She's a blind chef, a cookbook author and winner of the third season of MasterChef. It's safe to say Christine Ha has beaten the odds.
Ha, who lived in Lakewood and Long Beach before moving to Houston, lost her vision in her twenties due to the autoimmune condition neuromyelitis optica. She took up cooking during her college years, but it was her appearance on Gordon Ramsay's MasterChef that launched her into the national spotlight. She blew the judges away with her Vietnamese-inspired cooking and charmed the nation with her control in the kitchen.
The Los Angeles native took some time out recently to and chat with us about her television experiences, her new book Recipes From My Home Kitchen, some thoughts on food in this town and her upcoming venture, which will debut next year.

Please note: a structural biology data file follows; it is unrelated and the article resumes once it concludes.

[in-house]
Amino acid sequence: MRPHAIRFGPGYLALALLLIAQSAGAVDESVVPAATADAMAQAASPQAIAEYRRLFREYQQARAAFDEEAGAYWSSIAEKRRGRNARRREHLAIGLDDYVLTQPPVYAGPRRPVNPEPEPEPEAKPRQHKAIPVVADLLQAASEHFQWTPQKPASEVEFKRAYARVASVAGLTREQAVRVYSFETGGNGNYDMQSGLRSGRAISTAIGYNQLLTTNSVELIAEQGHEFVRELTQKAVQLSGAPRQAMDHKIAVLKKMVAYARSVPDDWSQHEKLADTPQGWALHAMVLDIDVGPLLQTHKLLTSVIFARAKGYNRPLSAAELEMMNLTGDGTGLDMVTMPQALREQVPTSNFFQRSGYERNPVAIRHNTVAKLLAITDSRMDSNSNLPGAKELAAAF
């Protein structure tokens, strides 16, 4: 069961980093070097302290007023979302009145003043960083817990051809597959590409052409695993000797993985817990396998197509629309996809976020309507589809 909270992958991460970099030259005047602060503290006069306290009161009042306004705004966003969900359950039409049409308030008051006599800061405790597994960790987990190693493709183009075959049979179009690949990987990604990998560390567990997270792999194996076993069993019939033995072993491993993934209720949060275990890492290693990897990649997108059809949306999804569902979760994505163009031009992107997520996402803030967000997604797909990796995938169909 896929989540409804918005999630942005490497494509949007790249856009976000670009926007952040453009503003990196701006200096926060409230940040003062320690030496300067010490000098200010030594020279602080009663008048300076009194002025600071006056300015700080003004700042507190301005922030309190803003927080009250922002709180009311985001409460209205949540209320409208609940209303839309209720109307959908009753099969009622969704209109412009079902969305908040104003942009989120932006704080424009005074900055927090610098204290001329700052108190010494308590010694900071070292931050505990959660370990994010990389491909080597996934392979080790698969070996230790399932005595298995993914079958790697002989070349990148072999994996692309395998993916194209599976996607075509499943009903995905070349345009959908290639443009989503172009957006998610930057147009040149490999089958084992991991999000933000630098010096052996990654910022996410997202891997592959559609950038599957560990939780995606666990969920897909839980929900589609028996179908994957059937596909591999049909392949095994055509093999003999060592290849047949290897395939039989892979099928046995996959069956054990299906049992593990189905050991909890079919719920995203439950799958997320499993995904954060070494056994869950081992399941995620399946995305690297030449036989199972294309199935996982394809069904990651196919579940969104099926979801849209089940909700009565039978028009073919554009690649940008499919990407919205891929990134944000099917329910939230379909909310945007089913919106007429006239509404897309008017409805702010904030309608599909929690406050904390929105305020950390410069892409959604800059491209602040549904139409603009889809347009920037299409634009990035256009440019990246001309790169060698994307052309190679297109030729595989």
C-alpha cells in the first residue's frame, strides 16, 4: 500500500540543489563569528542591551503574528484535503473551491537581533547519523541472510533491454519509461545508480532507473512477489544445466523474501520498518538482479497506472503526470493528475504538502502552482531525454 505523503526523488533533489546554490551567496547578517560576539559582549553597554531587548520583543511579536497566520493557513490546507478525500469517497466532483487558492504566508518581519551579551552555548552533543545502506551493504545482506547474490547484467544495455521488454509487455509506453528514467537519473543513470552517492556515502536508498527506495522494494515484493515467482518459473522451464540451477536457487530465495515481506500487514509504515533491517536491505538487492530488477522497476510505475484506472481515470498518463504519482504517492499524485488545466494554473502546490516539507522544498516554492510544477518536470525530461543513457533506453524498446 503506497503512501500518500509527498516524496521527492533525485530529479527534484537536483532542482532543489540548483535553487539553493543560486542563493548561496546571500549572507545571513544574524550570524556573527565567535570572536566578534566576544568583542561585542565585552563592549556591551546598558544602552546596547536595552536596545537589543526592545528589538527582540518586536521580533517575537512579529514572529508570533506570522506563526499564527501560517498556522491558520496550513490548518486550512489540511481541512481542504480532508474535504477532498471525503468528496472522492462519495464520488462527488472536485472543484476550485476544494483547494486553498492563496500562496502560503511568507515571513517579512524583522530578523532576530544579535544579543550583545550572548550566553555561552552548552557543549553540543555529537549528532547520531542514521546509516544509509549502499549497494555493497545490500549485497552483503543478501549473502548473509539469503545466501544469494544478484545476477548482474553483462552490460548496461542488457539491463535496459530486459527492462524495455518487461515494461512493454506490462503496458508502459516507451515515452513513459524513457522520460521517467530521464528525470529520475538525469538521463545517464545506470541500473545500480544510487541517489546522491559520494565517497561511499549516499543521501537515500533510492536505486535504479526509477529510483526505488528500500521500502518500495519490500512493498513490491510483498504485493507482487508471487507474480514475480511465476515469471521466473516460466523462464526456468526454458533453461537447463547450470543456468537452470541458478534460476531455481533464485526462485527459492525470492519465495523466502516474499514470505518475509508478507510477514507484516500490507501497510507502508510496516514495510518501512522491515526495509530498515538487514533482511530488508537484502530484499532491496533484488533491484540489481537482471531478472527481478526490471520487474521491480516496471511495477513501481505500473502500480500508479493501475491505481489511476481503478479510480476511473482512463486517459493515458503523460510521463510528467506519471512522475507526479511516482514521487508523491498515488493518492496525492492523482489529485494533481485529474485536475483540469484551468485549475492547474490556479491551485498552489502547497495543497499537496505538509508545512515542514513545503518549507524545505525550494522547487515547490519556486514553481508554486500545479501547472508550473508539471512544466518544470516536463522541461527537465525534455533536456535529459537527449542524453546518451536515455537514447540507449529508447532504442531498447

Squid Ink: First of all, as a native Angeleno, what do you miss most about this city?
Christine Ha: The weather and the beaches.
CH: The farmers markets for sure. California has some of the best produce I've seen in America.
SI: How did you learn to cook?
CH: I learned how to cook by self-teaching. I did it out of necessity when I was an undergraduate in Austin. After I moved out of the dorm to an apartment, I had a small kitchen and I figured I had to learn to cook to survive and not eat fast food or eat out all the time. So I just started experimenting in the kitchen on my own -- and it just sort of went from there.
SI: Who is your culinary inspiration?
CH: For someone off the radar, it's definitely my mom. I mean, my cookbook is dedicated to her, and so is an entire chapter from the book. As for someone more well known, I like Alton Brown for his explicative nature, Ina Garten for her simple yet elevated recipes, Jamie Oliver for who he is, and Anthony Bourdain for his snark. Oh yes, and Thomas Keller for his dedication and David Chang because he has achieved all my culinary dreams and at such a young age.
SI: Where did the inspiration for your cookbook recipes come from?